Strong regional plan for the Bay Area, Plan Bay Area, adopted with last-minute improvements

Clarrissa Cabansagan Headshot

If all you did was read the newspapers this morning, you’d think that a raging mob of Tea Party activists were the only people who showed up for last night’s final hearing on Plan Bay Area.

The real news is that dozens of people in support of regional planning came to urge decision-makers to strengthen the draft plan before final approval – and succeeded.

Last night, TransForm and a wide range of allies – including Greenbelt Alliance, NRDC, and the 6 Wins for Social Equity Network members ACCE, Genesis, Public Advocates, Urban HabitatEast Bay Housing Organizations and many others – came together to organize turnout in support of regional planning and a better Plan Bay Area. Together we presented a united front and carried yellow signs in support of the Environment, Equity, and Jobs scenario. An impromptu pizza delivery from the Rose Foundation fueled advocates from around the Bay Area to speak up for a future where all Bay Area residents can afford to live in places with great transportation and access to jobs, schools, and services.

Despite the hubbub of those who – ironically – rode buses to the meeting in order to protest investments in public transportation, comments from the podium reflected an even split between folks who wanted a stronger Plan Bay Area, and those who wanted no plan at all. MTC and Association of Bay Area Governments (ABAG) leaders not only voted a resounding YES on Plan Bay Area, but also approved several amendments to address our concerns about displacement and public transportation funding.

In particular, these four amendments helped address our concerns about Plan Bay Area:

  • Contra Costa Supervisor John Gioia introduced a motion to require a public process to guide the allocation of any cap-and-trade revenues that the Bay Area receives, and to require at least 25% of those funds be spent toward benefitting disadvantaged communities. We’re hoping that final cap-and-trade investments go beyond this, and we will work to see that they overwhelmingly prioritize those who need it the most.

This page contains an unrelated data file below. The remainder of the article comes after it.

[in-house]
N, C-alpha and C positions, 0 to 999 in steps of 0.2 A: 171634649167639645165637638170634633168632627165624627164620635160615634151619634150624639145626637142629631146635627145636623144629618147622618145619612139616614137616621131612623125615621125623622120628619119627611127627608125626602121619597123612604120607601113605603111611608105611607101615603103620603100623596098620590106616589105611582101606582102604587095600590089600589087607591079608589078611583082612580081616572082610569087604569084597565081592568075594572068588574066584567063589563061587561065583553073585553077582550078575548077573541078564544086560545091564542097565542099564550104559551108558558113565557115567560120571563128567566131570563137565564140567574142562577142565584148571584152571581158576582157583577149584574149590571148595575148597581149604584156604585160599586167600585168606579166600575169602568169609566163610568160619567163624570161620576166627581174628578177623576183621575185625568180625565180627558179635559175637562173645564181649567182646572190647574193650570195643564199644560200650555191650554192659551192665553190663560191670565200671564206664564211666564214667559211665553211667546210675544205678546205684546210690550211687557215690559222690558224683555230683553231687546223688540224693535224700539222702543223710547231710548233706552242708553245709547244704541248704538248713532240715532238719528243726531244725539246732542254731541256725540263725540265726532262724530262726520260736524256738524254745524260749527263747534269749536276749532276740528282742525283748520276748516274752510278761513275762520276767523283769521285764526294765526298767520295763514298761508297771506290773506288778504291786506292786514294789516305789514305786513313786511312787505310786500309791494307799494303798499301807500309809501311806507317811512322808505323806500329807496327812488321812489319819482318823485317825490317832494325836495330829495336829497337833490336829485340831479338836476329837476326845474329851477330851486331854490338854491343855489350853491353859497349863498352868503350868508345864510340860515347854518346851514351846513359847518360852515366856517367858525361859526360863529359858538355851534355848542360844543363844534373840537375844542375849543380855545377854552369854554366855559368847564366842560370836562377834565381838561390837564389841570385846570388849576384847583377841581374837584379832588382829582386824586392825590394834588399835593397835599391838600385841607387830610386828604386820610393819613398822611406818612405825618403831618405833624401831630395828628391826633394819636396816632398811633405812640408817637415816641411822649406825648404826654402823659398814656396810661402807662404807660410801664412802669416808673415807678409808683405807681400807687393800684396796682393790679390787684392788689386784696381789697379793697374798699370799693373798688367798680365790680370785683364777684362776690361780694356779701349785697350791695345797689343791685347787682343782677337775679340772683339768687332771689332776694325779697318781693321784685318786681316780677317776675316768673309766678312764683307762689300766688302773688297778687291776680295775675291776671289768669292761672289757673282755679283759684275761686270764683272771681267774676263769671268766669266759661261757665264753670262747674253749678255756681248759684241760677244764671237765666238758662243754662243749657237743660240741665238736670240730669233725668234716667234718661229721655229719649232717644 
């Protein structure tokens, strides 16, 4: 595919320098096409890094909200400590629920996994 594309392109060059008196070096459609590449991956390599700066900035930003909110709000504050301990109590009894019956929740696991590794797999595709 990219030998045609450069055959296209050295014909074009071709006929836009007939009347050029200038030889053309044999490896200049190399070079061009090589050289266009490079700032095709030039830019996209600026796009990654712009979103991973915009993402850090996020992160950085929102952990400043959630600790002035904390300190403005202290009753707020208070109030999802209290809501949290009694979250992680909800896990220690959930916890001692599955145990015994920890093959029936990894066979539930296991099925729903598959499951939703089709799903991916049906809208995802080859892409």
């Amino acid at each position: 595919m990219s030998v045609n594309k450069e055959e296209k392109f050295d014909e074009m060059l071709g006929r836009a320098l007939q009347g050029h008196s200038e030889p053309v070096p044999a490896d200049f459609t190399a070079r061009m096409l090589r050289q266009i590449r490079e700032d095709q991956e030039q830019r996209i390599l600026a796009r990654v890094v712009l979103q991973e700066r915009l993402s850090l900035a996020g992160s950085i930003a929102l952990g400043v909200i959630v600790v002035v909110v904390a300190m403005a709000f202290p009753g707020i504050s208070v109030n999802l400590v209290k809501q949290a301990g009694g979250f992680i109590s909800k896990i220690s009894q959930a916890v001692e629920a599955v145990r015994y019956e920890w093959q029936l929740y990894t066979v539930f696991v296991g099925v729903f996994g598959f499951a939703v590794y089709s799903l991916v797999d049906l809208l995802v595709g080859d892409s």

• San Francisco Supervisor Scott Wiener introduced a motion to emphasize investments in public transportation for state of good repair using cap-and-trade revenues. The plan was modified to require a “significant portion of revenue from cap-and-trade” to be used for these purposes.
  • San Francisco Supervisor David Campos introduced a motion to strengthen the emphasis on local transit operations and service. Passed unanimously, this amendment specifies that MTC make a serious commitment to funding local transit service by adopting a comprehensive strategy to do so. Commitments like these are what will move the Bay Area toward the goal of getting would-be drivers onto transit.
  • Oakland City Councilmember Libby Schaaf introduced a motion to require that the OneBayArea Grant (OBAG) funding be linked to affordable housing planning, production, acquisition, and rehabilitation. It further links OBAG funding to anti-displacement measures where the “jurisdiction deems necessary.”

The final plan also formalized a commitment to study conversion of regular lanes to express lanes that was proposed in June. While we would have liked to see additional provisions dedicating express lane revenues to fund public transportation, other alternatives to driving, and low-income mitigations like free FasTrak transponders, the amended Express Lane Network nonetheless represents a step forward and leaves room for improvement as the plan is implemented.

Altogether, these amendments built on the strengths of the original plan as well as key improvements won in smaller hearings over the past two months. Now it’s time to shift our focus to the process of implementation, and making sure the promises made last night truly translate to a better future for the Bay Area. It’s heartening to know that our work has helped to set the stage for success in that regard.

We’re exhausted after a late night out with noisy people. But we’re also energized by the dedication and follow-through of our supporters and allies, who stayed until the final vote to defend a sound plan and make it even better. Thank you to everyone who stood up for Plan Bay Area last night. Your actions made a difference that will be seen for decades to come.


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